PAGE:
Throughout, Red, Saffron, and Green highlights its autobiographical underpinnings. Interwoven between several choreographies is a documentary in which Joti speaks about being a resident of San Francisco 100 years after her great-grandfather. Her current apartment is close to the Ghadar party’s original headquarters, and she experiences literally walking in her ancestor’s footsteps. In danced sections, choreography combines with spoken word material to illustrate Ghadar party precepts.

In one danced section, Joti and her two dance collaborators (Alysha Higgins and Priya Nyan) line-up stage left, facing the audience. Accompanied by Joti’s husband and collaborator, Guinean drummer Bongo Sidibe, each dancer proceeds laterally across the stage, their words punctuated by lifts and drops of their shoulders. As a viewer, I had a strange experience. Semantically, I reconceived the dancers’ shoulders as declarative statements, rather than as exclamations. I began to viscerally feel the application of Bhangra dance in a politicized narrative.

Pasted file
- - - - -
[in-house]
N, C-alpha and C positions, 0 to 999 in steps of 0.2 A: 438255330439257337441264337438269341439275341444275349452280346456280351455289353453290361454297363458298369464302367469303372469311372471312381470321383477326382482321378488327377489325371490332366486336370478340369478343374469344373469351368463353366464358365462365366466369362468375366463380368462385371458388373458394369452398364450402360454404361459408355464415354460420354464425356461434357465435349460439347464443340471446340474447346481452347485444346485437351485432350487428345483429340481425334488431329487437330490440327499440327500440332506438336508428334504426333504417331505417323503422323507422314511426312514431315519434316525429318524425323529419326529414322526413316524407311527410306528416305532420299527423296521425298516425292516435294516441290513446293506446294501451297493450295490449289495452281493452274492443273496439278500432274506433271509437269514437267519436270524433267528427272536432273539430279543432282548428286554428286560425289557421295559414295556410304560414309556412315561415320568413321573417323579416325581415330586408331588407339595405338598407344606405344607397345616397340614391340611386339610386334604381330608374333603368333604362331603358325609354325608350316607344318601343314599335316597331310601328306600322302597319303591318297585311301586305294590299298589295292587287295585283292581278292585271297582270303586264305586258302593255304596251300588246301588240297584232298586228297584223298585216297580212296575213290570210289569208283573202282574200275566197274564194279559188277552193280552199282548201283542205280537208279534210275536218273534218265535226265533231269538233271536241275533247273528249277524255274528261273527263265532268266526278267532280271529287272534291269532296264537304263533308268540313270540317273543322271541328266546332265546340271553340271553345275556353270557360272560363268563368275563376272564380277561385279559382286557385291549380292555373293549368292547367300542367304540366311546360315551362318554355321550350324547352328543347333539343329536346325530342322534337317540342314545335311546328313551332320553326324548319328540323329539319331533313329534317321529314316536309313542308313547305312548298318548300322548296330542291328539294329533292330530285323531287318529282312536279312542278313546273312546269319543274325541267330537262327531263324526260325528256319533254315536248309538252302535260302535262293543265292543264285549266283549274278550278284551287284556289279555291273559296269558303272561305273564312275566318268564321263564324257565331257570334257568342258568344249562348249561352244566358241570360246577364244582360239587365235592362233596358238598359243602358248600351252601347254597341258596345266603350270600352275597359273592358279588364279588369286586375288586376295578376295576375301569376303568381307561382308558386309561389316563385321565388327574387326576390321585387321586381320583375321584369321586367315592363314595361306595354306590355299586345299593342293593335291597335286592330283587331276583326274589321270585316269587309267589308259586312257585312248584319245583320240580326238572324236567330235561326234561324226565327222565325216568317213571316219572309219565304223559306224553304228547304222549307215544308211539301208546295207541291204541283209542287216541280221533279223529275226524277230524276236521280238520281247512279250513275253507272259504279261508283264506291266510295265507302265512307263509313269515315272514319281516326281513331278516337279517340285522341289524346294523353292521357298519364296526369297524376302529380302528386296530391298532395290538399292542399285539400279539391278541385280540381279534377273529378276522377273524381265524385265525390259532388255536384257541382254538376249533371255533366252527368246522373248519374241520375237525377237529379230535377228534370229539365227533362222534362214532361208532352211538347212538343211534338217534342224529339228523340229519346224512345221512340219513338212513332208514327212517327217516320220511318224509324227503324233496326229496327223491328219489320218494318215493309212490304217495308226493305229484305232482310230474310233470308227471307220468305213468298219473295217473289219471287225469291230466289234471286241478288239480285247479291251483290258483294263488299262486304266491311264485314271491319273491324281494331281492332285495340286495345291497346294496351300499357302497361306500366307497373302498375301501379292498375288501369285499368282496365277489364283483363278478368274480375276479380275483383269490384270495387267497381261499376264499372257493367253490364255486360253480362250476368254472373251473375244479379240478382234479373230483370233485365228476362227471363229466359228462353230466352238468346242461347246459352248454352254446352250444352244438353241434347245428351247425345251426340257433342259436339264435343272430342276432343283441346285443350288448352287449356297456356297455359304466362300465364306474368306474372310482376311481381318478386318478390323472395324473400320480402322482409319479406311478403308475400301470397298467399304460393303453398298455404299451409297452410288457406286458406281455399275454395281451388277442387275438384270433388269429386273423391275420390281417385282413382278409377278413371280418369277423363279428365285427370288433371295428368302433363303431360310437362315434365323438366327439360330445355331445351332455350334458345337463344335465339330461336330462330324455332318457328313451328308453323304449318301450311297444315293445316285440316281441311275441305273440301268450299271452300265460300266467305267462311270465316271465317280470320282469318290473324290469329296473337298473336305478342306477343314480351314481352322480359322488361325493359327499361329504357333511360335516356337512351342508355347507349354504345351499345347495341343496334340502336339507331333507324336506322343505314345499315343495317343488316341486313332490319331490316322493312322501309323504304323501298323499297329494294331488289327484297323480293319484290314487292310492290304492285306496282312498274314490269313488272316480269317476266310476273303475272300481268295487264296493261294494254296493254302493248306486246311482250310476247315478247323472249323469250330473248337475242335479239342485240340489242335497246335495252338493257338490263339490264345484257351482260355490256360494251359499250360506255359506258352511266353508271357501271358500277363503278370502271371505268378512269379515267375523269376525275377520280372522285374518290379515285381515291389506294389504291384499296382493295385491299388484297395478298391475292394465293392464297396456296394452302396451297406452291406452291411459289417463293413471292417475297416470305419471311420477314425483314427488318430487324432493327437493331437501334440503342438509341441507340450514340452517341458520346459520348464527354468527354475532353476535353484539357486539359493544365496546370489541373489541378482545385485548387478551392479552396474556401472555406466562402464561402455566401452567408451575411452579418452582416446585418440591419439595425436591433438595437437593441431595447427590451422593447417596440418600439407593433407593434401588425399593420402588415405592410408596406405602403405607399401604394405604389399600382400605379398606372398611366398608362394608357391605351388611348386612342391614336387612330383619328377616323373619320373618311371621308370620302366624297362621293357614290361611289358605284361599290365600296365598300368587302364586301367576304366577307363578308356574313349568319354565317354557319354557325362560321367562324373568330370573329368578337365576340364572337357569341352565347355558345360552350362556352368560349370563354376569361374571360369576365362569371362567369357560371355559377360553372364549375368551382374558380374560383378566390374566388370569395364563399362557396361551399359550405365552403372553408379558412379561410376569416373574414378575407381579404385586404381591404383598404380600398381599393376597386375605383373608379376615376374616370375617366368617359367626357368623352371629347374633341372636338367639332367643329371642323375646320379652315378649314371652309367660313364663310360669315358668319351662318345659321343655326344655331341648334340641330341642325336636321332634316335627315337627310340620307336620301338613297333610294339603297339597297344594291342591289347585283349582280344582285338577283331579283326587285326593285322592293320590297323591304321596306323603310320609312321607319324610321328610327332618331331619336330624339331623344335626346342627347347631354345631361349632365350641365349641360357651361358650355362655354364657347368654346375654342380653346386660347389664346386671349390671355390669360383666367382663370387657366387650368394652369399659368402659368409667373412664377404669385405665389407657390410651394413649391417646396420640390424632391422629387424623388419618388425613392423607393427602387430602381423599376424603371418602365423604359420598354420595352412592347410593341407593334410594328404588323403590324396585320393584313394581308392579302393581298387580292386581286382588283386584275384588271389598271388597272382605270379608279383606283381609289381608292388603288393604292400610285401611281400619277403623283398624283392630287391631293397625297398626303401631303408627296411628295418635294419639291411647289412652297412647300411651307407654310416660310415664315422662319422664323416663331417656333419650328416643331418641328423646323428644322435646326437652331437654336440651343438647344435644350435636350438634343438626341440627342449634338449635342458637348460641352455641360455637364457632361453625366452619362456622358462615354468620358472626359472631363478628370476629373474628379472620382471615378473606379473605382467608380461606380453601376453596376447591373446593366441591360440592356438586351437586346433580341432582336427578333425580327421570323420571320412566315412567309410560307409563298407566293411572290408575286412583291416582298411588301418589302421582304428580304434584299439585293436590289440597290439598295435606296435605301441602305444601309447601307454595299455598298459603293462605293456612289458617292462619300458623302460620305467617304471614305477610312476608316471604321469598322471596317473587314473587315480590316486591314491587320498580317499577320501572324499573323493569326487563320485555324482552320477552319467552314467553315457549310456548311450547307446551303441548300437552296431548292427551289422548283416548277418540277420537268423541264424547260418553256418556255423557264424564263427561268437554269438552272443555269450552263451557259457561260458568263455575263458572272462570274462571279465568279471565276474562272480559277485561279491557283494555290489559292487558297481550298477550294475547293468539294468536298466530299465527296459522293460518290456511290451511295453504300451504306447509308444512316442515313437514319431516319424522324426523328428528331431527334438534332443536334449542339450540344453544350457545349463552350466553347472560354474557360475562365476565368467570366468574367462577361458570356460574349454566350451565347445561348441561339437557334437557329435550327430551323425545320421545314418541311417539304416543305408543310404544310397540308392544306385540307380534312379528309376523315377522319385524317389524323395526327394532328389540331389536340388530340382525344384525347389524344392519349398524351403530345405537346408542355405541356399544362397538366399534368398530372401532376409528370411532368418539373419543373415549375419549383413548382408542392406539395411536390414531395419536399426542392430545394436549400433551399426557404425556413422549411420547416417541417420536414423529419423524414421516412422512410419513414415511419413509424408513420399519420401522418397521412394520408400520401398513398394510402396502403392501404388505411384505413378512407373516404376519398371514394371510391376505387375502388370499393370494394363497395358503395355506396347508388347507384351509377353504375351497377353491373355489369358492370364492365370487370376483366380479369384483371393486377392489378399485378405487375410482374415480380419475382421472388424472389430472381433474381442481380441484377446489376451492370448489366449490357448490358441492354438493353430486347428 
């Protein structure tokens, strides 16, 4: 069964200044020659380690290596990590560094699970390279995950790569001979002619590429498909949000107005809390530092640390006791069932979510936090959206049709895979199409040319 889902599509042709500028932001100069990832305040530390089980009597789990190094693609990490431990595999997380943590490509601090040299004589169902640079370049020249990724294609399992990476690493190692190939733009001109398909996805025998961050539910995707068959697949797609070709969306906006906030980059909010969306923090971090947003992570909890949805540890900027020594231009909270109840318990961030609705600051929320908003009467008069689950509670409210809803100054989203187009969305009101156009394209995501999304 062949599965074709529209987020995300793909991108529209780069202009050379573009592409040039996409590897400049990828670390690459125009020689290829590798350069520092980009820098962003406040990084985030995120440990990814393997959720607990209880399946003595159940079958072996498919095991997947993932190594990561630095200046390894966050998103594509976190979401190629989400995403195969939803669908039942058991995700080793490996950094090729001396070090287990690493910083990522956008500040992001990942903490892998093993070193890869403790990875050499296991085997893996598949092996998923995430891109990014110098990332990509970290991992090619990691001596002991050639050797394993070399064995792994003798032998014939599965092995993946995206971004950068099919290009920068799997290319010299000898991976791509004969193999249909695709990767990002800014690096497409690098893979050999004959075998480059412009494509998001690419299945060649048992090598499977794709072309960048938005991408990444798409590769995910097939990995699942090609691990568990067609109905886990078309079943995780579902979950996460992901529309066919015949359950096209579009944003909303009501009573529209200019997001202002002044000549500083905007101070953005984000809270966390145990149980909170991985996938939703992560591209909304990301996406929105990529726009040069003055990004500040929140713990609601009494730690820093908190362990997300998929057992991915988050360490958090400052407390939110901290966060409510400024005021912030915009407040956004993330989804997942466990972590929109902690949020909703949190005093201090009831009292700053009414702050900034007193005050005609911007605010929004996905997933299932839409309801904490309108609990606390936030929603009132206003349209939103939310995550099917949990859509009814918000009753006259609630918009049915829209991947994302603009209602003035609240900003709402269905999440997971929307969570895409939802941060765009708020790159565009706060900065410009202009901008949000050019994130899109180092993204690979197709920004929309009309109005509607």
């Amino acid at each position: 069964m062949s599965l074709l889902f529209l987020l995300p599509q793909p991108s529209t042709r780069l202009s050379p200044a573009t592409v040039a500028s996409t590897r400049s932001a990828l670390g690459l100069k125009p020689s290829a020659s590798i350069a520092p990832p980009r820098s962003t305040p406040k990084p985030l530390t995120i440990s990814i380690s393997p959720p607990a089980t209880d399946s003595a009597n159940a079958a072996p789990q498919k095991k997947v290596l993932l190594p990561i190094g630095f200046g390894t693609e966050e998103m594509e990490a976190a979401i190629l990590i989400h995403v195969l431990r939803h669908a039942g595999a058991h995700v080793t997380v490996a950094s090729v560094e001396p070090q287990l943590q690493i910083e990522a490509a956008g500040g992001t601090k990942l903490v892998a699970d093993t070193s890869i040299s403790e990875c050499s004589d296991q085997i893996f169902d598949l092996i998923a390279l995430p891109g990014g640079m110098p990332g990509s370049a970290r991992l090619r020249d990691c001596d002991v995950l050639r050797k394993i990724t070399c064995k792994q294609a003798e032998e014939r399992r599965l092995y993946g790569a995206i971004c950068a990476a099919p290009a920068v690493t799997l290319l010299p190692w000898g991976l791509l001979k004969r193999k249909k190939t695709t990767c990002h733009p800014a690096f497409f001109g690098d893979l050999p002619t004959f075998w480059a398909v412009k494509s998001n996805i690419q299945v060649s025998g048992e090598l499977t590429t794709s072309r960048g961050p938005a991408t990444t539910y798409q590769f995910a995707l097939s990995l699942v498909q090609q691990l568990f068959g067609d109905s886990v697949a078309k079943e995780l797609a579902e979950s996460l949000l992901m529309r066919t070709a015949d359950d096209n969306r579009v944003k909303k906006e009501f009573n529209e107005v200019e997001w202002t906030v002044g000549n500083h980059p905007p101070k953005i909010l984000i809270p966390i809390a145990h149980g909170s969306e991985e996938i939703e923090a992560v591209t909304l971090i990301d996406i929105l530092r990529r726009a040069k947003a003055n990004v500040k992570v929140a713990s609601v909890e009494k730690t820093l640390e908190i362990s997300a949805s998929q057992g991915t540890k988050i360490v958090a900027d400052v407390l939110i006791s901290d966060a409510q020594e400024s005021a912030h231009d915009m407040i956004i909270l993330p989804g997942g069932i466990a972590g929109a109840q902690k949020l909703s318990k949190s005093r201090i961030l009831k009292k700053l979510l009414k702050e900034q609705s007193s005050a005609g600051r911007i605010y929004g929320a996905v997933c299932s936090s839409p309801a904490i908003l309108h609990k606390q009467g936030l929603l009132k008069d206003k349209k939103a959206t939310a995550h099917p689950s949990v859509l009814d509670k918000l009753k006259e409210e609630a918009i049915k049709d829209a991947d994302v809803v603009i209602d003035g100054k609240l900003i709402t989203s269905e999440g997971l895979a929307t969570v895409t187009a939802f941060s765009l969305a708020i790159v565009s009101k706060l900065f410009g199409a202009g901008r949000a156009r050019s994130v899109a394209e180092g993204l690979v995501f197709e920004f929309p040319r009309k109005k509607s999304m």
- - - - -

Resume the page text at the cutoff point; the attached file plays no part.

In our post performance interview, Joti confirmed that Bhangra’s history is not inconsistent its current popular practice. “Bhangra is fun,” she assured me, “It was celebratory, a harvest dance.” However, part of experimenting with Bhangra work, Joti explained, is not presenting it “with a smile.” I asked her, then, “Why Bhangra?” Joti explained:

I have been studying Bhangra since I was a kid. It is one of the ways my parents helped me stay connected to my roots and Punjabi culture. Therefore, it is the most appropriate vehicle for telling this story. It is my first language when it comes to dance. It is also Punjabi, and Bhangra is the expression of Punjab in dance… a part of Punjabi identity. It was danced during the Indian Partition [of 1947, during which the regions of Punjab and Bengali were divided between India and Pakistan.] Hindu and Sikh refugees coming over to the India side of the divide danced in their refugee camps… The story [of my great grandfather] is also very much this kind of story, one about nationhood and statehood and freedom and independence. Bhangra has that sort of history…